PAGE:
Reuse centres, an evolving reality with high potential

The case of the Cooperativa Sociale Triciclo: a 20-year experience in Torino to integrate reuse into the waste management system.

Reading time: 4 min.

Reuse centres refer to facilities and activities where citizens can hand in used goods free of charge in good condition, undamaged and in working order (or in need of only minor repairs) that can be donated, exchanged or sold for re-use. The primary purpose of these centres is therefore to put still-usable goods back into circulation, preventing them from becoming waste before the actual end of their useful life. The positive effects stimulated by re-use centres are many; among the most important are:

  • the reduction of the production of new goods and thus the need for extraction and use of raw (and/or secondary) materials;
  • the possibility of purchasing goods with a reduced environmental impact;
  • Stricter adherence to the waste management hierarchy, according to which prevention and reuse are to be preferred over material and energy recovery;
  • the promotion of a more circular culture that favours the re-use to 'scrapping' of products whenever possible.

There is still no precise census on the spread of re-use centres in Italy. The document “Prima indagine conoscitiva sulle misure di prevenzione della produzione dei rifiuti urbani adottate dai comuni”, published by ISPRA in 2020, shows that in the sample of 325 municipalities considered, 24.3% of them host flea markets, exchange points and/or re-use centres. An interesting element also emerges from this survey: about 9% of the municipalities studied have special areas within the collection centre aimed at donating goods for reuse.
It is precisely the Municipalities that, in the current regulatory framework, can play a decisive role in integrating re-use into the integrated waste cycle. This potential derives from the right to identify spaces at collection points for the temporary exhibition for the exchange between private individuals of used and functioning goods directly suitable for re-use and areas for the preparation of re-use. However, despite the possibility of giving rise to structured experiences that have their own economic, as well as environmental and social sustainability, the lack of an underlying national strategy means that re-use centres remain to date mostly an alternative almost always supported by non-profit and limitedly developed social initiatives.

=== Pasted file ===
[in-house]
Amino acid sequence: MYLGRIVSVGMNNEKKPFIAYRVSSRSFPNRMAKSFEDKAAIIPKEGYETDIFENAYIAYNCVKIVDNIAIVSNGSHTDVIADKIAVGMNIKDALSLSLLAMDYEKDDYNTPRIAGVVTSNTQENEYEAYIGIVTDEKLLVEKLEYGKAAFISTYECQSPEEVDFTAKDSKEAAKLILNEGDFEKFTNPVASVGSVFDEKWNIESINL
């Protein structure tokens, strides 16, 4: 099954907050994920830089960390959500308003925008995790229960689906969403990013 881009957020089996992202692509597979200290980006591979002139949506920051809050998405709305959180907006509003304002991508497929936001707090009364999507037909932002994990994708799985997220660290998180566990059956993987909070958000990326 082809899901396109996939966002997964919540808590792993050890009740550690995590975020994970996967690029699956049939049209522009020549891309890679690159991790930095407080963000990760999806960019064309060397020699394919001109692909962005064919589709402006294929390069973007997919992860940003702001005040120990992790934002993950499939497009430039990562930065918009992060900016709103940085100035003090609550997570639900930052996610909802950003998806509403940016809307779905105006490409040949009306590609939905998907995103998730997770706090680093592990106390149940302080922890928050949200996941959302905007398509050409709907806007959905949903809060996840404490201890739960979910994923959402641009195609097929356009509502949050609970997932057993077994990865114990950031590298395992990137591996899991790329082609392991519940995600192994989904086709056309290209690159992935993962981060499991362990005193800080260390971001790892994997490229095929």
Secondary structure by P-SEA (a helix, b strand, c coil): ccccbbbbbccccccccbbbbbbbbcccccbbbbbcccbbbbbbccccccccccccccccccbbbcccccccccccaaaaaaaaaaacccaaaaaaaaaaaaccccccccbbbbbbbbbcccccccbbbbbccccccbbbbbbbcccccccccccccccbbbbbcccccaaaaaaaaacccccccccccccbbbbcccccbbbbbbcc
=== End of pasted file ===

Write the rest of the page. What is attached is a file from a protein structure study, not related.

Twenty years of experience all in Torino: the Triciclo Cooperative and the Via Arbe Reuse Centre

An example of an operational re-use centre in the metropolitan area is the Cooperativa Sociale Triciclo. Triciclo was formed in 1997, initially dealing with the clearance of premises with the aim of giving a second life to found objects. In 1998, the Cooperative presented an innovative and avant-garde proposal to the Città di Torino: the construction of a unique complex combining a re-use centre with retail sales at the collection centre of Amiat in Via Arbe 12. The project is realised in 2006 thanks to European funds for the Winter Olympics.

The objects brought by the various users to the centre in Via Arbe can therefore have two different fates: those that are no longer usable are placed separately in the respective bins and become waste; those that are still reusable or only need minor repairs can be donated to Triciclo.
Last but not least, there are training and awareness-raising activities on the subject of waste and its management, aimed mainly at schools and organised by Triciclo in collaboration with EduIren.

Tommaso Gregori

For more information:

Network of reuse, repair and upcycling centres

Reuse centres special |

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